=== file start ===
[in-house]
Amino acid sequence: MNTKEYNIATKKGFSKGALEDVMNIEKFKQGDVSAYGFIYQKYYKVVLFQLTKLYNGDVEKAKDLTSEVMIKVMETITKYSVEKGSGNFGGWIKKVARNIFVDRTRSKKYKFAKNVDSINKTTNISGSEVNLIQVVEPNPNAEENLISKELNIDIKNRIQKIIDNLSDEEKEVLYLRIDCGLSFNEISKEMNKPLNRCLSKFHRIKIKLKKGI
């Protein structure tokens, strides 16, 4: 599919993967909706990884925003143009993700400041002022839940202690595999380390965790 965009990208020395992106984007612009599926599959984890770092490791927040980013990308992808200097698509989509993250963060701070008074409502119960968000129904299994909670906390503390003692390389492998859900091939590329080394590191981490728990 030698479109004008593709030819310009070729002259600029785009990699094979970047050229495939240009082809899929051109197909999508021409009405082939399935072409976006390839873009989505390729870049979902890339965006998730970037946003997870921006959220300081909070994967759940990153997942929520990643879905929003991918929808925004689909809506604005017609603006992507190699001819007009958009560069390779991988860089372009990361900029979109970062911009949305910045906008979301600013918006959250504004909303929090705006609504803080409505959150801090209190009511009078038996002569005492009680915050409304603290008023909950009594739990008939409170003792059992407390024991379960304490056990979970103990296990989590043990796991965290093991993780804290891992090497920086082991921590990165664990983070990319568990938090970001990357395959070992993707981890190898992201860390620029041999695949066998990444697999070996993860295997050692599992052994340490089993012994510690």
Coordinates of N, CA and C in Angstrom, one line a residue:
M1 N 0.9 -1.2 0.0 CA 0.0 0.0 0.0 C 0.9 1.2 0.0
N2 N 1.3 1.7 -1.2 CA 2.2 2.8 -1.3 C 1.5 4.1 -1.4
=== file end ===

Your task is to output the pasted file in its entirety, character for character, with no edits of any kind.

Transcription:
[in-house]
Amino acid sequence: MNTKEYNIATKKGFSKGALEDVMNIEKFKQGDVSAYGFIYQKYYKVVLFQLTKLYNGDVEKAKDLTSEVMIKVMETITKYSVEKGSGNFGGWIKKVARNIFVDRTRSKKYKFAKNVDSINKTTNISGSEVNLIQVVEPNPNAEENLISKELNIDIKNRIQKIIDNLSDEEKEVLYLRIDCGLSFNEISKEMNKPLNRCLSKFHRIKIKLKKGI
């Protein structure tokens, strides 16, 4: 599919993967909706990884925003143009993700400041002022839940202690595999380390965790 965009990208020395992106984007612009599926599959984890770092490791927040980013990308992808200097698509989509993250963060701070008074409502119960968000129904299994909670906390503390003692390389492998859900091939590329080394590191981490728990 030698479109004008593709030819310009070729002259600029785009990699094979970047050229495939240009082809899929051109197909999508021409009405082939399935072409976006390839873009989505390729870049979902890339965006998730970037946003997870921006959220300081909070994967759940990153997942929520990643879905929003991918929808925004689909809506604005017609603006992507190699001819007009958009560069390779991988860089372009990361900029979109970062911009949305910045906008979301600013918006959250504004909303929090705006609504803080409505959150801090209190009511009078038996002569005492009680915050409304603290008023909950009594739990008939409170003792059992407390024991379960304490056990979970103990296990989590043990796991965290093991993780804290891992090497920086082991921590990165664990983070990319568990938090970001990357395959070992993707981890190898992201860390620029041999695949066998990444697999070996993860295997050692599992052994340490089993012994510690």
Coordinates of N, CA and C in Angstrom, one line a residue:
M1 N 0.9 -1.2 0.0 CA 0.0 0.0 0.0 C 0.9 1.2 0.0
N2 N 1.3 1.7 -1.2 CA 2.2 2.8 -1.3 C 1.5 4.1 -1.4